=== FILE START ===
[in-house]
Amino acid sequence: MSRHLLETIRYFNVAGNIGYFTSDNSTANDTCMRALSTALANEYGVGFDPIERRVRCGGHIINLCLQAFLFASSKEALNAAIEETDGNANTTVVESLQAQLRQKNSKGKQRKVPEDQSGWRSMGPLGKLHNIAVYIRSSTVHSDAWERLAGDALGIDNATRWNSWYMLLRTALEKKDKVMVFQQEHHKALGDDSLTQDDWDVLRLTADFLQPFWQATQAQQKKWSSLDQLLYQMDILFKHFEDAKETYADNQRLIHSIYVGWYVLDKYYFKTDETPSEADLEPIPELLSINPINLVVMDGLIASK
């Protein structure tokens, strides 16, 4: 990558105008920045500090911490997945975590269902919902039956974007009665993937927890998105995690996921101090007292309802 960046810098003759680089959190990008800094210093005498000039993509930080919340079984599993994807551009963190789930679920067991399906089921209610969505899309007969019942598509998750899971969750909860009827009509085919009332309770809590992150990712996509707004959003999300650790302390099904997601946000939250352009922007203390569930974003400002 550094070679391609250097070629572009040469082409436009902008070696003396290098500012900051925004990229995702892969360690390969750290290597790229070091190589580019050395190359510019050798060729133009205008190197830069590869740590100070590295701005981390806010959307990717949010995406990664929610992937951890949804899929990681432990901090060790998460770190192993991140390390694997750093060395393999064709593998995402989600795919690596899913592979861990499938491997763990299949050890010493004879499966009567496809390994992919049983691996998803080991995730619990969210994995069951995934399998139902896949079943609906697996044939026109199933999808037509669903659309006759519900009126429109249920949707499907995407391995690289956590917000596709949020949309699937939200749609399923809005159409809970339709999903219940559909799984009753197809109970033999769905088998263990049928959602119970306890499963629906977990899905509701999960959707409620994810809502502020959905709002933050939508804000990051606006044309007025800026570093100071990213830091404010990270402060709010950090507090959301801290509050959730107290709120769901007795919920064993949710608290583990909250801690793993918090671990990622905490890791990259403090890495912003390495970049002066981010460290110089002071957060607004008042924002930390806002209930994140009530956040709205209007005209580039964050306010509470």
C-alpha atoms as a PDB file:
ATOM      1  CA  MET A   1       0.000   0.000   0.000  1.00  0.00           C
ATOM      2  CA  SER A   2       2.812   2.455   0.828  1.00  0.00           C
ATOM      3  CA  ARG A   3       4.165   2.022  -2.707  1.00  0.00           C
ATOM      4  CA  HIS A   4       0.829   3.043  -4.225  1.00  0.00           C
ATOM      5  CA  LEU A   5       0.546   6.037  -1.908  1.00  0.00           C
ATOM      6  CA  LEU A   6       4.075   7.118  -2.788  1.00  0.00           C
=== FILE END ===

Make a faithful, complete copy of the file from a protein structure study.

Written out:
[in-house]
Amino acid sequence: MSRHLLETIRYFNVAGNIGYFTSDNSTANDTCMRALSTALANEYGVGFDPIERRVRCGGHIINLCLQAFLFASSKEALNAAIEETDGNANTTVVESLQAQLRQKNSKGKQRKVPEDQSGWRSMGPLGKLHNIAVYIRSSTVHSDAWERLAGDALGIDNATRWNSWYMLLRTALEKKDKVMVFQQEHHKALGDDSLTQDDWDVLRLTADFLQPFWQATQAQQKKWSSLDQLLYQMDILFKHFEDAKETYADNQRLIHSIYVGWYVLDKYYFKTDETPSEADLEPIPELLSINPINLVVMDGLIASK
């Protein structure tokens, strides 16, 4: 990558105008920045500090911490997945975590269902919902039956974007009665993937927890998105995690996921101090007292309802 960046810098003759680089959190990008800094210093005498000039993509930080919340079984599993994807551009963190789930679920067991399906089921209610969505899309007969019942598509998750899971969750909860009827009509085919009332309770809590992150990712996509707004959003999300650790302390099904997601946000939250352009922007203390569930974003400002 550094070679391609250097070629572009040469082409436009902008070696003396290098500012900051925004990229995702892969360690390969750290290597790229070091190589580019050395190359510019050798060729133009205008190197830069590869740590100070590295701005981390806010959307990717949010995406990664929610992937951890949804899929990681432990901090060790998460770190192993991140390390694997750093060395393999064709593998995402989600795919690596899913592979861990499938491997763990299949050890010493004879499966009567496809390994992919049983691996998803080991995730619990969210994995069951995934399998139902896949079943609906697996044939026109199933999808037509669903659309006759519900009126429109249920949707499907995407391995690289956590917000596709949020949309699937939200749609399923809005159409809970339709999903219940559909799984009753197809109970033999769905088998263990049928959602119970306890499963629906977990899905509701999960959707409620994810809502502020959905709002933050939508804000990051606006044309007025800026570093100071990213830091404010990270402060709010950090507090959301801290509050959730107290709120769901007795919920064993949710608290583990909250801690793993918090671990990622905490890791990259403090890495912003390495970049002066981010460290110089002071957060607004008042924002930390806002209930994140009530956040709205209007005209580039964050306010509470």
C-alpha atoms as a PDB file:
ATOM      1  CA  MET A   1       0.000   0.000   0.000  1.00  0.00           C
ATOM      2  CA  SER A   2       2.812   2.455   0.828  1.00  0.00           C
ATOM      3  CA  ARG A   3       4.165   2.022  -2.707  1.00  0.00           C
ATOM      4  CA  HIS A   4       0.829   3.043  -4.225  1.00  0.00           C
ATOM      5  CA  LEU A   5       0.546   6.037  -1.908  1.00  0.00           C
ATOM      6  CA  LEU A   6       4.075   7.118  -2.788  1.00  0.00           C